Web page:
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Pets allowed
Allowed with Restrictions
Elevation Gain
795.00 ft (242.32 m)
Trail type
There-and-back
Distance
11.60 mi (18.67 km)
Please respect the outdoors by practicing Leave No Trace. Learn more about how to apply the principles of Leave No Trace on your next outdoor adventure here.

There are few developed trails in Glen Canyon National Recreation Area. But it's not that difficult to strike out on your own adventure. From the Wiregrass Trailhead, there are miles and miles of canyon to explore. Hardy adventurers can hike all the way to the edge of Lake Powell. Most visitors will wisely turn around after a couple of miles of hiking.

Wiregrass Canyon is one of many side canyons that drain into Lake Powell on the Colorado River. Lake Powell is well known for its water sports opportunities and less known for its diversity of hiking routes. This hike winds its way along a desert wash. The first mile of canyon provides a range of scenery, as the path first follows the sandy bottom and then climbs up to a viewpoint. Below, the canyon narrows into a steep, narrow slot. Rock cairns mark a path around the slot so you can continue hiking on the other side.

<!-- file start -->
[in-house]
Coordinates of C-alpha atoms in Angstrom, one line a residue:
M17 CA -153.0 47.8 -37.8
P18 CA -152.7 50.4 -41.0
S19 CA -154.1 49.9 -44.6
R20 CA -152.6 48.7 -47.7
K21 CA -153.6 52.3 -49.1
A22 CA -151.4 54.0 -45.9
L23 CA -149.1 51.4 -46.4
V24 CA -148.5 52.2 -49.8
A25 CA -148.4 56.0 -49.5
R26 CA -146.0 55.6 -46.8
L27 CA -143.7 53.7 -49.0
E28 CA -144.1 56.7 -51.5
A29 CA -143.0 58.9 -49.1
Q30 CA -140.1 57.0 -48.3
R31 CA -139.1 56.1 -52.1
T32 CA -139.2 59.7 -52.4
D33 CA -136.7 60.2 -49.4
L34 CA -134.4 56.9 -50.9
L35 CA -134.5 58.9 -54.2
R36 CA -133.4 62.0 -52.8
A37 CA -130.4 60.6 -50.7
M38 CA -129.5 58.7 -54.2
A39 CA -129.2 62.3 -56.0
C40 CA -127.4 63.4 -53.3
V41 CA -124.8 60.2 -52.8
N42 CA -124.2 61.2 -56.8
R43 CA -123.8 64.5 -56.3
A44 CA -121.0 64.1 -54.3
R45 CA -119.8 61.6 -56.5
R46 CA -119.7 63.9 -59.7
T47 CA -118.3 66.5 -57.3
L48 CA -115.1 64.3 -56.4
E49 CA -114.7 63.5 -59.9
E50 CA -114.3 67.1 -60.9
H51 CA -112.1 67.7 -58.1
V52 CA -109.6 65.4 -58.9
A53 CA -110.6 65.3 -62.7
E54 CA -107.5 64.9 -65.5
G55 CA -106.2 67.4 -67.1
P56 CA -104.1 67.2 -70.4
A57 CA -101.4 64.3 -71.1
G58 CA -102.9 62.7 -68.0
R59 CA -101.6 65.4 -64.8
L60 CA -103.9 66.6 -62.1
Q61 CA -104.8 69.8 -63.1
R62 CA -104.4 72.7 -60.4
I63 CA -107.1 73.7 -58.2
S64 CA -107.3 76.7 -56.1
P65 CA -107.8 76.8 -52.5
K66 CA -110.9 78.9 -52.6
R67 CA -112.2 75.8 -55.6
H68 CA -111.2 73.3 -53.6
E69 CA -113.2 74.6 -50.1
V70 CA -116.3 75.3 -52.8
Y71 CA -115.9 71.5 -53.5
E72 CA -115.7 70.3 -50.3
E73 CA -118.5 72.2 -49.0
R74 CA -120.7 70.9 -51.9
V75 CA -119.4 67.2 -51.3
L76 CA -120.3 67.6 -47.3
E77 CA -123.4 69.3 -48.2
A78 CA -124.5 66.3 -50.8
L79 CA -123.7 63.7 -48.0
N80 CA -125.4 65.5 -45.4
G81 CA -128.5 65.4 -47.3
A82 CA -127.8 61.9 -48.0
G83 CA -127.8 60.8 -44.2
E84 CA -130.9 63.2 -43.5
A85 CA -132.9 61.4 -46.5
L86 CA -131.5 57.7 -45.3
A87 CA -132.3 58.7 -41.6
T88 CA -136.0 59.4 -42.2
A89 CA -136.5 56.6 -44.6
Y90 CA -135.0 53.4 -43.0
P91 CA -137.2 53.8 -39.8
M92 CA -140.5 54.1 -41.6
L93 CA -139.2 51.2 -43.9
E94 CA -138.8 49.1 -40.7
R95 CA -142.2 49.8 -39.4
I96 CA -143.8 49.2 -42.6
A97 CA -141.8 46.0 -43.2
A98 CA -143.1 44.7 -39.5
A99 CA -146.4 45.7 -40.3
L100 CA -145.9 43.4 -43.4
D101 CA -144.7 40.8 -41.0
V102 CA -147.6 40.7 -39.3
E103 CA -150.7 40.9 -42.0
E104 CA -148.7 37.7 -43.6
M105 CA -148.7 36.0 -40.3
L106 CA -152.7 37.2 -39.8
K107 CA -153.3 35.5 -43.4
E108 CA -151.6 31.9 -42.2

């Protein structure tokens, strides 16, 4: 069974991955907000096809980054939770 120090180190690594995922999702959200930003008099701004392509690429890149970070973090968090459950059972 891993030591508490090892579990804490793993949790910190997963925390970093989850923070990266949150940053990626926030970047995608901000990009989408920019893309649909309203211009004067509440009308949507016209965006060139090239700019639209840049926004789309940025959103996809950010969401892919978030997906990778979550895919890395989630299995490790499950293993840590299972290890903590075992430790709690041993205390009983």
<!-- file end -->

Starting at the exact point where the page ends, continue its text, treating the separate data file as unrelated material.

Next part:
This can make a good turn around point, but keep walking and you'll pass through some natural bridges, see balanced rocks, and find little nooks and crannies to explore on the trek to the lake. The canyon walls provide a fascinating glimpse into the geological history of the area. The rock is eroded in intricate patterns that will have you guessing at what forces created such interesting works of art.

The closer you get to the lakeshore, the more mud you'll encounter. Be prepared to go barefoot or lose your shoes in the deep, thick mud! The end of the canyon can also get very brushy and nearly impossible to get through. But if the conditions are right and you have enough determination, you will end up at the marshy lakeshore where you'll see nothing but sparkling blue water, tons of birds and scraggly marsh plants. This is no swimming beach, but there is a place to sit on the rock and enjoy some peace and quiet before returning the way you came.

Whether you hike in a mile or take the canyon all the way to the water, you are sure to find what you're looking for in this hike.

Logistics + Planning

Preferable season(s)

Spring
Winter
Fall

Congestion

Low

Parking Pass

None

Open Year-round

Yes

Pros

Solitude. Interesting geology.

Cons

Can get extremely hot. Access road can get flooded.

Trailhead Elevation

4,000.00 ft (1,219.20 m)

Highest point

3,970.00 ft (1,210.06 m)

Features

Near lake or river
Geologically significant

Typically multi-day

No

Permit required

No

Location

Field Guide

Nearby Adventures

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